A lack of clear leadership is holding back a West Midlands bid for billions of pounds of investment in public transport linked to road pricing, Ministers have claimed.

But the suggestion was rejected by Birmingham Council Leader Mike Whitby, who said councils were speaking "with one voice" on the issue of congestion charging.

Local authorities have identified #3 billion of transport improvements which they say the region urgently needs, including the refurbishment of New Street station.

But Ministers at the Department for Transport say money will only be made available if the region agrees to pilot a congestion charging scheme, which could eventually be extended across the country.

A report produced by seven West Midlands councils has suggested charging motorists #4 a day to travel into central Birmingham, but no firm decisions have been made.

Meanwhile, authorities in the Greater Manchester area have launched their own rival bid for the funding.

Speaking in the House of Commons, Transport Minister Stephen Ladyman said lack of unity among West Midland councils had created "challenges". He said: "One of the challenges in a complex conurbation such as the west midlands is that there are many local authorities with different political leaderships and different views on the right way forward.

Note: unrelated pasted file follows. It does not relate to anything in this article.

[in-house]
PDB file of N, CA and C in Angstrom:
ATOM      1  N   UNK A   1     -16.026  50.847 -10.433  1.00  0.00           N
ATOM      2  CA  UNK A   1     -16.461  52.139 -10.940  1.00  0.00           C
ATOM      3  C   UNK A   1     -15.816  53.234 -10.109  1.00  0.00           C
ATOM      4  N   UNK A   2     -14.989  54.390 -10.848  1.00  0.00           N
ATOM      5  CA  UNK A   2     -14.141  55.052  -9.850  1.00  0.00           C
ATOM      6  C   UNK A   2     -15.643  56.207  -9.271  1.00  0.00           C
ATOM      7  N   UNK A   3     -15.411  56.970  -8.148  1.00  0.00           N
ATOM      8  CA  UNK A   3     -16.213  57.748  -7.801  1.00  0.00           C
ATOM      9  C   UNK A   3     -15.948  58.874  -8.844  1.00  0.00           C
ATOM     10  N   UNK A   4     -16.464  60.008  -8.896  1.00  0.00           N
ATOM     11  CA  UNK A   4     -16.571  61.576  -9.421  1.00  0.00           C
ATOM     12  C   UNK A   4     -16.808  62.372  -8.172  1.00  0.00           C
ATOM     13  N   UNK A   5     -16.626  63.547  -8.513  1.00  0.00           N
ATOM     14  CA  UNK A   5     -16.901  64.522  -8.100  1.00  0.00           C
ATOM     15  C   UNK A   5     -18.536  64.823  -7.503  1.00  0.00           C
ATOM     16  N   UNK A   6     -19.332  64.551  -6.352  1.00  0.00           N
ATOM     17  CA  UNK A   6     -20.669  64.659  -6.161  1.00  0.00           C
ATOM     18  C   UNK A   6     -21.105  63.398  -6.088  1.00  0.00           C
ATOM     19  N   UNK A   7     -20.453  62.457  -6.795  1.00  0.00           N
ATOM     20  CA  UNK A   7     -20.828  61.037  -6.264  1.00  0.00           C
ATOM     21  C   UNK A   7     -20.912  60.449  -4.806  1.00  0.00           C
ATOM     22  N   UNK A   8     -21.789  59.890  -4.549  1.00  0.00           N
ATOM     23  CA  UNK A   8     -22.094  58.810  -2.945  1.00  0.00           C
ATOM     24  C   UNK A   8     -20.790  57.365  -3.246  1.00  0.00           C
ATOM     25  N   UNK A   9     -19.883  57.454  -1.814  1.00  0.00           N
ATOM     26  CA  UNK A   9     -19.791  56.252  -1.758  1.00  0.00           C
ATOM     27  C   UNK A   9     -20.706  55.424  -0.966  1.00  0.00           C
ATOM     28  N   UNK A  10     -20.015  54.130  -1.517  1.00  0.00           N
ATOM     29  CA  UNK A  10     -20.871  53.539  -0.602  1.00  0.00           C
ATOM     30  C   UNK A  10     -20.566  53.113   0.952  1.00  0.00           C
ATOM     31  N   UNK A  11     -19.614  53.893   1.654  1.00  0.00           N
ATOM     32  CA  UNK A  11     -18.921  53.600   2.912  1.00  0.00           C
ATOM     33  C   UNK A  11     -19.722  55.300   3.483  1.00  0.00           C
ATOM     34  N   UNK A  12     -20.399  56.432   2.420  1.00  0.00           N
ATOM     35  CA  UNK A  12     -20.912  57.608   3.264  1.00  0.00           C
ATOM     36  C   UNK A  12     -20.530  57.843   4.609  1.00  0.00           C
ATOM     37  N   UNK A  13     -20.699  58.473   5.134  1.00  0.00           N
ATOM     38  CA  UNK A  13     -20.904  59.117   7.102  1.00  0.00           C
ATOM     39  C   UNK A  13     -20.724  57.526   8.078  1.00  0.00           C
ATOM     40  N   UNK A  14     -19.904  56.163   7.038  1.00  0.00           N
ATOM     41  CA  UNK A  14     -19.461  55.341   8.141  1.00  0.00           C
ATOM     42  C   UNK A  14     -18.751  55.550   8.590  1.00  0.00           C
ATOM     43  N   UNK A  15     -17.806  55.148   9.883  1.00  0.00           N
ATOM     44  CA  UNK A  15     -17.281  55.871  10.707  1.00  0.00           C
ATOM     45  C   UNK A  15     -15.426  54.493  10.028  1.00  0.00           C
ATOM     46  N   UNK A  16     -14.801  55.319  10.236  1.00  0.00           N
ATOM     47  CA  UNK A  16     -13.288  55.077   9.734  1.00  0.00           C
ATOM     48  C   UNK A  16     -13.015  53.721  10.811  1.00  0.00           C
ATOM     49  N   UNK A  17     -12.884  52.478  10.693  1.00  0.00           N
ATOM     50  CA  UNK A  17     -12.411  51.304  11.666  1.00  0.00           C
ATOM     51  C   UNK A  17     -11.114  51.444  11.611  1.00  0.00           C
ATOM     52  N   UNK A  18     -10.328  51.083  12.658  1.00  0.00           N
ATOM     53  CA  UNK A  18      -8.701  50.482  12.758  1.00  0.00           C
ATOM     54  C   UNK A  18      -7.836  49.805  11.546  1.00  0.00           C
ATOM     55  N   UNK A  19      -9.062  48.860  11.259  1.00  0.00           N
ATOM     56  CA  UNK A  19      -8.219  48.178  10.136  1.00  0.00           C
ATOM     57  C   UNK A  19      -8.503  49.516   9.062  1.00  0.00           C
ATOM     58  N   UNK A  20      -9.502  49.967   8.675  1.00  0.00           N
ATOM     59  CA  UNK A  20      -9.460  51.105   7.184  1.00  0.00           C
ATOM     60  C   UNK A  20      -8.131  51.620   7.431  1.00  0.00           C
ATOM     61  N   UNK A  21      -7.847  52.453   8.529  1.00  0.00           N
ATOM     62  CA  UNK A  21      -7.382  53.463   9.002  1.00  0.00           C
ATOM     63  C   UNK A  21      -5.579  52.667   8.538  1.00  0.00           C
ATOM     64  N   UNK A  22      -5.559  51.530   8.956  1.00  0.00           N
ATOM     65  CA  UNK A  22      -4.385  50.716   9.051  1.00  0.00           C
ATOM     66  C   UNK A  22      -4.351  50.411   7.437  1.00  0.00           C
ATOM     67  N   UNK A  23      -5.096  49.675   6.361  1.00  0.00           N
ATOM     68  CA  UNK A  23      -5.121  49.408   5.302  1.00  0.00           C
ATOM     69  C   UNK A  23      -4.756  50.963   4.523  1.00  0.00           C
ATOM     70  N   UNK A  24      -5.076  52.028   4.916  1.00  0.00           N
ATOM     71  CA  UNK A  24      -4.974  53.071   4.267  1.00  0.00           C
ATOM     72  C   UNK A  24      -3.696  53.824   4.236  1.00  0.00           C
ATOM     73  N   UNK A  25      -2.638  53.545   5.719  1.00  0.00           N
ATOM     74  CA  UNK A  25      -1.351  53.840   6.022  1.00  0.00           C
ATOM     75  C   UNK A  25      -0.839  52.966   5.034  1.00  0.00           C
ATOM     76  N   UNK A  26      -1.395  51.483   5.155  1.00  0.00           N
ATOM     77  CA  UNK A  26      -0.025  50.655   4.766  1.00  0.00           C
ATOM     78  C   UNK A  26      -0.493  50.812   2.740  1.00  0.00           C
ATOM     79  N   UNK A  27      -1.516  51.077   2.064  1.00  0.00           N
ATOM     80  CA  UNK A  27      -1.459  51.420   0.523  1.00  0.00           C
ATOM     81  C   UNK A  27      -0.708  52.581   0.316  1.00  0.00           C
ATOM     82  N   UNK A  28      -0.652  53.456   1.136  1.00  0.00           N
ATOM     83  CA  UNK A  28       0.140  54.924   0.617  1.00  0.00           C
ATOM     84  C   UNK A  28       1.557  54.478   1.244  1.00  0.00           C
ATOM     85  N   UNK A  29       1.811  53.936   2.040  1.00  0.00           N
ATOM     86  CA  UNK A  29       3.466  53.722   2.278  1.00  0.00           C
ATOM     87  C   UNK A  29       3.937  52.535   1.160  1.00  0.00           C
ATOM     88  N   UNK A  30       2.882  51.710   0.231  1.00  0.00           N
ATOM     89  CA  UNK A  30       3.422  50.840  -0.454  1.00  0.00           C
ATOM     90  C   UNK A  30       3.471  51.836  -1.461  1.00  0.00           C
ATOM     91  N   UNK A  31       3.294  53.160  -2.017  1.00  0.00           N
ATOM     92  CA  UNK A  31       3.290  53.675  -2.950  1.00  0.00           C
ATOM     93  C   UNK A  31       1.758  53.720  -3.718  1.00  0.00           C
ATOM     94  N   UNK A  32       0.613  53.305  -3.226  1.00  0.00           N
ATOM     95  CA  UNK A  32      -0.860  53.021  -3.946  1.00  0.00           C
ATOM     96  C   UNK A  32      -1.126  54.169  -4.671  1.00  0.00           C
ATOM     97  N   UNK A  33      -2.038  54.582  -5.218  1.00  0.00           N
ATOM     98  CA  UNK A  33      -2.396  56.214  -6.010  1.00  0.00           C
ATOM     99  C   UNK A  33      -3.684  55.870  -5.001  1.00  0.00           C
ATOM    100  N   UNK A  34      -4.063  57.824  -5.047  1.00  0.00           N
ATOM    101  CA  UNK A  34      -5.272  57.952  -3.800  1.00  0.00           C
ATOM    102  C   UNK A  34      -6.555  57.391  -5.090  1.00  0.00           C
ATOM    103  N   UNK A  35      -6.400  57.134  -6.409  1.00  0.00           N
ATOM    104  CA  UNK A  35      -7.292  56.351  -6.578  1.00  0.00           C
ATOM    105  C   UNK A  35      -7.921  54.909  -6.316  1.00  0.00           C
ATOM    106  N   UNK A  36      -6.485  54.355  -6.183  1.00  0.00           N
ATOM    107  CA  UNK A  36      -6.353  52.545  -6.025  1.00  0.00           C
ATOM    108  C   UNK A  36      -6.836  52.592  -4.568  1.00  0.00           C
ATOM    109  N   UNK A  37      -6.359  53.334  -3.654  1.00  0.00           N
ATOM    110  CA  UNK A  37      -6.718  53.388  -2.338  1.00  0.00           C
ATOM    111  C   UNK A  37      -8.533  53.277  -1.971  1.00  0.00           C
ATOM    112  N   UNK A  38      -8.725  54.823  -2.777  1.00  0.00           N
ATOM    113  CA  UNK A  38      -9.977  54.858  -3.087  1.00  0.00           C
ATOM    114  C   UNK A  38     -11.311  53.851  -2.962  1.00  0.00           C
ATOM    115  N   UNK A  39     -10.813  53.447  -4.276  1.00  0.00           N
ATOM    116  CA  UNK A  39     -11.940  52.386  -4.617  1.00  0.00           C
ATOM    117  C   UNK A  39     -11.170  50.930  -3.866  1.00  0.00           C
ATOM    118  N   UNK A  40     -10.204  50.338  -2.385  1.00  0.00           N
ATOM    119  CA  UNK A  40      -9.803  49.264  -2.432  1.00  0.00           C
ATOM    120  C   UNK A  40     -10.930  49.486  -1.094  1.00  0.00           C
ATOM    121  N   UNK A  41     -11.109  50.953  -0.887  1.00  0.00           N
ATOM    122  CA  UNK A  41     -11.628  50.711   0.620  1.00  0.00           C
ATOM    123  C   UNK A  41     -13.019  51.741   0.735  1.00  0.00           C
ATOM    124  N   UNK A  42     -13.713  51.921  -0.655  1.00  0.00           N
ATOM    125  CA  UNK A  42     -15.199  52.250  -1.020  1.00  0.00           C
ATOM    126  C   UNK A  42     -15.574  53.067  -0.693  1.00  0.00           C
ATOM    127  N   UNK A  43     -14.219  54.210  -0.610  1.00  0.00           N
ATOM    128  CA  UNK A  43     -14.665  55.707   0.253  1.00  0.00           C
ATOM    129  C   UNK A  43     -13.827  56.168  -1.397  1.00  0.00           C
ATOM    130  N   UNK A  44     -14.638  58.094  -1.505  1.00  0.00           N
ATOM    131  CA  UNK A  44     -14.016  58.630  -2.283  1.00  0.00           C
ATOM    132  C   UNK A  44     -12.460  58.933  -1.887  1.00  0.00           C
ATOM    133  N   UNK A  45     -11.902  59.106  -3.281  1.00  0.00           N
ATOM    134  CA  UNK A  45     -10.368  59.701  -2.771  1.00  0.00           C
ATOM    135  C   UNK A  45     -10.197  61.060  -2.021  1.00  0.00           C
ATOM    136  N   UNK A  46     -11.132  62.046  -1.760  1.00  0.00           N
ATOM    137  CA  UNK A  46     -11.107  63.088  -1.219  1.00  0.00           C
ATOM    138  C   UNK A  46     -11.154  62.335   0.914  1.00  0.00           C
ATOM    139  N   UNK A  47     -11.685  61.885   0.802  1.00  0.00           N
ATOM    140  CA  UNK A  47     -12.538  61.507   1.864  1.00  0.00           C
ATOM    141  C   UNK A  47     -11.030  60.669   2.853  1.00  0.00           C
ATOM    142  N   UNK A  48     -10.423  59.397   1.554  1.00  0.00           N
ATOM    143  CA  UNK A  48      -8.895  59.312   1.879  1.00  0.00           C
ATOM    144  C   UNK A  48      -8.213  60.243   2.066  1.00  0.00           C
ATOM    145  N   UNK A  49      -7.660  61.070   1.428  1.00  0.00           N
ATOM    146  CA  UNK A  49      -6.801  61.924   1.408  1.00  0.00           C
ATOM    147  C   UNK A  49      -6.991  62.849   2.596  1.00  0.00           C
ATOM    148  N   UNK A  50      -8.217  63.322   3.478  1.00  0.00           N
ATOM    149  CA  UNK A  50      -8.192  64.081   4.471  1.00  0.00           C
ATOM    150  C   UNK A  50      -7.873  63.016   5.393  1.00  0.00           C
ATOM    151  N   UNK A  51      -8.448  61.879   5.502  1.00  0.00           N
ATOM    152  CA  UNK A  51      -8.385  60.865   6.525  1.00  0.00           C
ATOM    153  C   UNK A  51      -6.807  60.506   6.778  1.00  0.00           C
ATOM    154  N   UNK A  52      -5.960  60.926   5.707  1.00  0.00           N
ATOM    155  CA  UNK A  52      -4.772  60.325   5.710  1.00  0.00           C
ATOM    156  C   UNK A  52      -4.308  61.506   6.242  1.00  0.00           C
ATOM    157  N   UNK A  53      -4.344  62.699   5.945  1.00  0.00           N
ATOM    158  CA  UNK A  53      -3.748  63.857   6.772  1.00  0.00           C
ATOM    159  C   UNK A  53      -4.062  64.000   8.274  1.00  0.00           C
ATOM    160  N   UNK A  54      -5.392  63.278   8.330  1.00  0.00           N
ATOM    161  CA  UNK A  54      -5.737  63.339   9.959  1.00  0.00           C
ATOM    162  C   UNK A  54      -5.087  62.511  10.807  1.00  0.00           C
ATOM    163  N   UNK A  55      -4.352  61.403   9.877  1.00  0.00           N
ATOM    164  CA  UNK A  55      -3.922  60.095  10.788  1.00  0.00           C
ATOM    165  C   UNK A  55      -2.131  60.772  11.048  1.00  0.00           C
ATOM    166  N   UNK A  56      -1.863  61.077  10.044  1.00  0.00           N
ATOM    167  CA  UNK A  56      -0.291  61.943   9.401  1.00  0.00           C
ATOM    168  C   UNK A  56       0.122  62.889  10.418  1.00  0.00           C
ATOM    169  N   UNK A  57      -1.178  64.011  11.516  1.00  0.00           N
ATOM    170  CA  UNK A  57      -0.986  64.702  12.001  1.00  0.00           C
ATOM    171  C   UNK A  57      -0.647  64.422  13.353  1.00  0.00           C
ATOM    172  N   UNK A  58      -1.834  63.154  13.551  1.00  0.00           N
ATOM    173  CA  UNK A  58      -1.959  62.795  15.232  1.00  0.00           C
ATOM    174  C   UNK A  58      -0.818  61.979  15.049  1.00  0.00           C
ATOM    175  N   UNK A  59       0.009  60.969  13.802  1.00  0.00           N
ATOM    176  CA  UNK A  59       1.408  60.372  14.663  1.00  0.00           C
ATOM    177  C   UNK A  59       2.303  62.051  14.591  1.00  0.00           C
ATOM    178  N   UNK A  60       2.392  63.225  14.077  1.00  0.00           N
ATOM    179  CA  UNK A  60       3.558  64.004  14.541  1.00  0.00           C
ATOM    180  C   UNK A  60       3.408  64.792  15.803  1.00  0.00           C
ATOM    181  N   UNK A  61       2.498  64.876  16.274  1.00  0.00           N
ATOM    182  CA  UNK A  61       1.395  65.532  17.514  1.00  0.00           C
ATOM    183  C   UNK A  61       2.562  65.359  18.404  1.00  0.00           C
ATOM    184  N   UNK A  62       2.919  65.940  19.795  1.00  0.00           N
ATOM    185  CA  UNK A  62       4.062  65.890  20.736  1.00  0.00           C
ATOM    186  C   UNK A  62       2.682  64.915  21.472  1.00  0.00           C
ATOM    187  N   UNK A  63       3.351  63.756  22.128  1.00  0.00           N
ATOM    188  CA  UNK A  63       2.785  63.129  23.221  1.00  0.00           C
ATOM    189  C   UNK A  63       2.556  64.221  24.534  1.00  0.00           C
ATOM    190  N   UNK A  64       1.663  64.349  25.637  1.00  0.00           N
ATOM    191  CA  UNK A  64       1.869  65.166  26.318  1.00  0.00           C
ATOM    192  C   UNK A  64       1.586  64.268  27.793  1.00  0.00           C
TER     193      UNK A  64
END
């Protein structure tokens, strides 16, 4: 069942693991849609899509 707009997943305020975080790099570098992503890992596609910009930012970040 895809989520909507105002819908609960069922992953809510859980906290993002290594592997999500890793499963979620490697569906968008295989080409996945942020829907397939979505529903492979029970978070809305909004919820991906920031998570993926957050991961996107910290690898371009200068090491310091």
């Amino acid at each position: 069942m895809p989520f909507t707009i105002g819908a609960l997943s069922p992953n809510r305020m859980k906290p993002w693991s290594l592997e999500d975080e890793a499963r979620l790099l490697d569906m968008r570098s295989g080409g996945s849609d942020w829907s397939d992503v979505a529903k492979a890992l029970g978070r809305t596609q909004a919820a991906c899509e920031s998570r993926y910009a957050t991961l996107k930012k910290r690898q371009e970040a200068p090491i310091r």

"The Secretary of State and I have to overcome the challenge of getting them all working together, but we are fully determined to do it.'

The issue was raised by Birmingham MP Lynne Jones (Lab Selly Oak), who claimed the city's Conservative-led council was moving too slowly.

She asked the Minister: "Does he share my disappointment that the leadership of Birmingham city council, like other local authorities in the West Midlands, has knocked back the principle of road pricing and is still consulting on that matter rather than on the practicalities of introducing such a scheme?"

Coun Whitby said the region's authorities had received Government funding to look into the options for road pricing carefully, and that was what they were doing.

Birmingham City Council was now acting in unison with the rest of the region while previous administrations had attempted to dictate policy to neighbouring authorities and soured relations with them, he claimed.

He said: "For anybody to make out that the different political leaderships is an obstacle in the West Midlands is so far off the mark it is unacceptable. We are working extremely well together."

Meanwhile, the leaders of eight local authorities have written to senior members of the Cabinet highlighting their co-operation over road pricing as evidence that the region is ready for "city region" status, in which authorities could gain significant new powers.

Ministers are expected to publish a White Paper within weeks offering a menu of options to local authorities.